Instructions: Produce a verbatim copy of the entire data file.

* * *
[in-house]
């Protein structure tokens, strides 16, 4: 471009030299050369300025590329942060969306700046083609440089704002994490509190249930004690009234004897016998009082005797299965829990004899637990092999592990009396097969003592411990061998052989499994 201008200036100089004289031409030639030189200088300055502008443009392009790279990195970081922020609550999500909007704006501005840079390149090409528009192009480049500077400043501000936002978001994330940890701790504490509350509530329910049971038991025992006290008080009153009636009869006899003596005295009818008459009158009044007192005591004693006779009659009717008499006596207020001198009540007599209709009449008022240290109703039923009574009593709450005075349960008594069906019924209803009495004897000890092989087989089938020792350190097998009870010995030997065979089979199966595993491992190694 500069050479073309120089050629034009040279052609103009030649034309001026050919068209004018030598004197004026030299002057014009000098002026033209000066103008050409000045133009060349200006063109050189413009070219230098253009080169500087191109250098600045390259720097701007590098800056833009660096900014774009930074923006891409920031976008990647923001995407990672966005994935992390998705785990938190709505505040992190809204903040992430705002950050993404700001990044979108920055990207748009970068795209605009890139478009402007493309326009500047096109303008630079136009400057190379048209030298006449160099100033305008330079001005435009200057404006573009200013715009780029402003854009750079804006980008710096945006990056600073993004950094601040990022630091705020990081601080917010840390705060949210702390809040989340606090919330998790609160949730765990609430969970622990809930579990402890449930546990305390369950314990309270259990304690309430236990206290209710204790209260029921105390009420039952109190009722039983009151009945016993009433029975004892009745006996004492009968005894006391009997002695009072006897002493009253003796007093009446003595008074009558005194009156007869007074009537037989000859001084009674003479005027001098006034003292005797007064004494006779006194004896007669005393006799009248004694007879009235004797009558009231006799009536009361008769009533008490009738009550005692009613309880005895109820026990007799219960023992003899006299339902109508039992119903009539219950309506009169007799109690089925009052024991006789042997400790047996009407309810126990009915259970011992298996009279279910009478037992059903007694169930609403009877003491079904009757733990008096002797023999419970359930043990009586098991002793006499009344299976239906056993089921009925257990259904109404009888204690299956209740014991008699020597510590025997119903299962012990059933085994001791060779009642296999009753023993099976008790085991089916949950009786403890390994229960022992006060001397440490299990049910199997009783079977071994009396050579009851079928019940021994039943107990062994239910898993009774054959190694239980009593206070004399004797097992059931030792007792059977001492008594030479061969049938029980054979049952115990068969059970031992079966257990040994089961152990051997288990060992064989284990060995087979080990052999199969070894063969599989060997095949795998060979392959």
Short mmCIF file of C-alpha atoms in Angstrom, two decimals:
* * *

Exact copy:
[in-house]
């Protein structure tokens, strides 16, 4: 471009030299050369300025590329942060969306700046083609440089704002994490509190249930004690009234004897016998009082005797299965829990004899637990092999592990009396097969003592411990061998052989499994 201008200036100089004289031409030639030189200088300055502008443009392009790279990195970081922020609550999500909007704006501005840079390149090409528009192009480049500077400043501000936002978001994330940890701790504490509350509530329910049971038991025992006290008080009153009636009869006899003596005295009818008459009158009044007192005591004693006779009659009717008499006596207020001198009540007599209709009449008022240290109703039923009574009593709450005075349960008594069906019924209803009495004897000890092989087989089938020792350190097998009870010995030997065979089979199966595993491992190694 500069050479073309120089050629034009040279052609103009030649034309001026050919068209004018030598004197004026030299002057014009000098002026033209000066103008050409000045133009060349200006063109050189413009070219230098253009080169500087191109250098600045390259720097701007590098800056833009660096900014774009930074923006891409920031976008990647923001995407990672966005994935992390998705785990938190709505505040992190809204903040992430705002950050993404700001990044979108920055990207748009970068795209605009890139478009402007493309326009500047096109303008630079136009400057190379048209030298006449160099100033305008330079001005435009200057404006573009200013715009780029402003854009750079804006980008710096945006990056600073993004950094601040990022630091705020990081601080917010840390705060949210702390809040989340606090919330998790609160949730765990609430969970622990809930579990402890449930546990305390369950314990309270259990304690309430236990206290209710204790209260029921105390009420039952109190009722039983009151009945016993009433029975004892009745006996004492009968005894006391009997002695009072006897002493009253003796007093009446003595008074009558005194009156007869007074009537037989000859001084009674003479005027001098006034003292005797007064004494006779006194004896007669005393006799009248004694007879009235004797009558009231006799009536009361008769009533008490009738009550005692009613309880005895109820026990007799219960023992003899006299339902109508039992119903009539219950309506009169007799109690089925009052024991006789042997400790047996009407309810126990009915259970011992298996009279279910009478037992059903007694169930609403009877003491079904009757733990008096002797023999419970359930043990009586098991002793006499009344299976239906056993089921009925257990259904109404009888204690299956209740014991008699020597510590025997119903299962012990059933085994001791060779009642296999009753023993099976008790085991089916949950009786403890390994229960022992006060001397440490299990049910199997009783079977071994009396050579009851079928019940021994039943107990062994239910898993009774054959190694239980009593206070004399004797097992059931030792007792059977001492008594030479061969049938029980054979049952115990068969059970031992079966257990040994089961152990051997288990060992064989284990060995087979080990052999199969070894063969599989060997095949795998060979392959």
Short mmCIF file of C-alpha atoms in Angstrom, two decimals: